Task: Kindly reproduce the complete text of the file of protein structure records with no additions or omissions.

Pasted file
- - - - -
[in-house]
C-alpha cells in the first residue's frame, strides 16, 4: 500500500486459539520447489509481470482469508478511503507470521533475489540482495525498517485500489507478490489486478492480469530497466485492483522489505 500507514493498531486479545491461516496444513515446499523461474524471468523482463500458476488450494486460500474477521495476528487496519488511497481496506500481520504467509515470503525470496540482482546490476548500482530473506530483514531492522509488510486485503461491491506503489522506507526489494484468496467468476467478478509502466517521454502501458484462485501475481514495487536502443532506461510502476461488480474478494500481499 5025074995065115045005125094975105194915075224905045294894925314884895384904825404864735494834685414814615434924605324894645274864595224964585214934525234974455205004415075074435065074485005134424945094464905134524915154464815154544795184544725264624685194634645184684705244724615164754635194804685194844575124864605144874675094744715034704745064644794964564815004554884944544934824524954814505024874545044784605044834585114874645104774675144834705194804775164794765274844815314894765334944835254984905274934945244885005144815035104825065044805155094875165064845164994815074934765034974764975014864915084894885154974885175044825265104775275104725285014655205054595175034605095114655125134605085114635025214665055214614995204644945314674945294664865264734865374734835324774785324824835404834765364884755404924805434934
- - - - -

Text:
[in-house]
C-alpha cells in the first residue's frame, strides 16, 4: 500500500486459539520447489509481470482469508478511503507470521533475489540482495525498517485500489507478490489486478492480469530497466485492483522489505 500507514493498531486479545491461516496444513515446499523461474524471468523482463500458476488450494486460500474477521495476528487496519488511497481496506500481520504467509515470503525470496540482482546490476548500482530473506530483514531492522509488510486485503461491491506503489522506507526489494484468496467468476467478478509502466517521454502501458484462485501475481514495487536502443532506461510502476461488480474478494500481499 5025074995065115045005125094975105194915075224905045294894925314884895384904825404864735494834685414814615434924605324894645274864595224964585214934525234974455205004415075074435065074485005134424945094464905134524915154464815154544795184544725264624685194634645184684705244724615164754635194804685194844575124864605144874675094744715034704745064644794964564815004554884944544934824524954814505024874545044784605044834585114874645104774675144834705194804775164794765274844815314894765334944835254984905274934945244885005144815035104825065044805155094875165064845164994815074934765034974764975014864915084894885154974885175044825265104775275104725285014655205054595175034605095114655125134605085114635025214665055214614995204644945314674945294664865264734865374734835324774785324824835404834765364884755404924805434934